Provident Financial is facing a claim for unfair dismissal from the founders of Yes Car loan company, who say the mid-cap lender sacked them just weeks before they were due to collect £38m as their share of the acquisition proceeds.
Len Newby and Joe Prince shared £11m with seven other Yes Car executives when they sold the cut-price car finance firm to Provident for £141m in 2002. Together with other executives who continued working for the company, they were entitled to a further payment of up to £50m if Yes Car hit performance targets over the next two years.
But at an employment tribunal due to start on Wednesday, the pair will claim they were sacked days before the target date and thus denied £19m apiece.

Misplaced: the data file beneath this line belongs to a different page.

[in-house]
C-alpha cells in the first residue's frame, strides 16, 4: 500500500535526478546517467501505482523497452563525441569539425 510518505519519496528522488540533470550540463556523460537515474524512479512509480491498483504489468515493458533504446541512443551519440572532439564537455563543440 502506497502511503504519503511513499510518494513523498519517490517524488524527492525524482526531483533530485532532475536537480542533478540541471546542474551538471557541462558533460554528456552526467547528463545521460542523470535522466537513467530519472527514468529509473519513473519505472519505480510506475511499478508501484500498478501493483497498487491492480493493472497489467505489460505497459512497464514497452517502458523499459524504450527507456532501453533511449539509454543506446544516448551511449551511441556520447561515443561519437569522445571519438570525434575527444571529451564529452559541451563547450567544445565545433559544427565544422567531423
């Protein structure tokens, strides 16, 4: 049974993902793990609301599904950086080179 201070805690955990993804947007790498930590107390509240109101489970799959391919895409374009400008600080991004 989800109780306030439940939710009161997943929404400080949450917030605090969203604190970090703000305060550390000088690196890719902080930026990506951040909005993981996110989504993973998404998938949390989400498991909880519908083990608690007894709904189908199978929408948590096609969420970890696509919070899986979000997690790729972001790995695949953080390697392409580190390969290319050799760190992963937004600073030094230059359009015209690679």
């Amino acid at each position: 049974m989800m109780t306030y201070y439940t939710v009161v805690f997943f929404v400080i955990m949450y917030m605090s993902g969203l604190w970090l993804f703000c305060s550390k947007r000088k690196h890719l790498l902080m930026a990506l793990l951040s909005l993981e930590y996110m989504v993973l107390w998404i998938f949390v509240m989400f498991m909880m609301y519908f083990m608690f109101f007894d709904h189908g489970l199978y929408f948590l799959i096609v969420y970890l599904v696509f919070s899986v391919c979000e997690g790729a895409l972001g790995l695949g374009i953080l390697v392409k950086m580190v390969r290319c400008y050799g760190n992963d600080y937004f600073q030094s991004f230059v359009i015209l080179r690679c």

Provident claimed Mr Newby and Mr Prince had deliberately slowed the rate of car repossessions to make the figures look better, and sacked them for gross misconduct on 25 June, five days before the 30 June cut-off date for determining the final acquisition payments.
Last month, Provident took the pair to the High Court, claiming it had overpaid £26m for Yes Car. The case was dropped after 14 days.Reuse content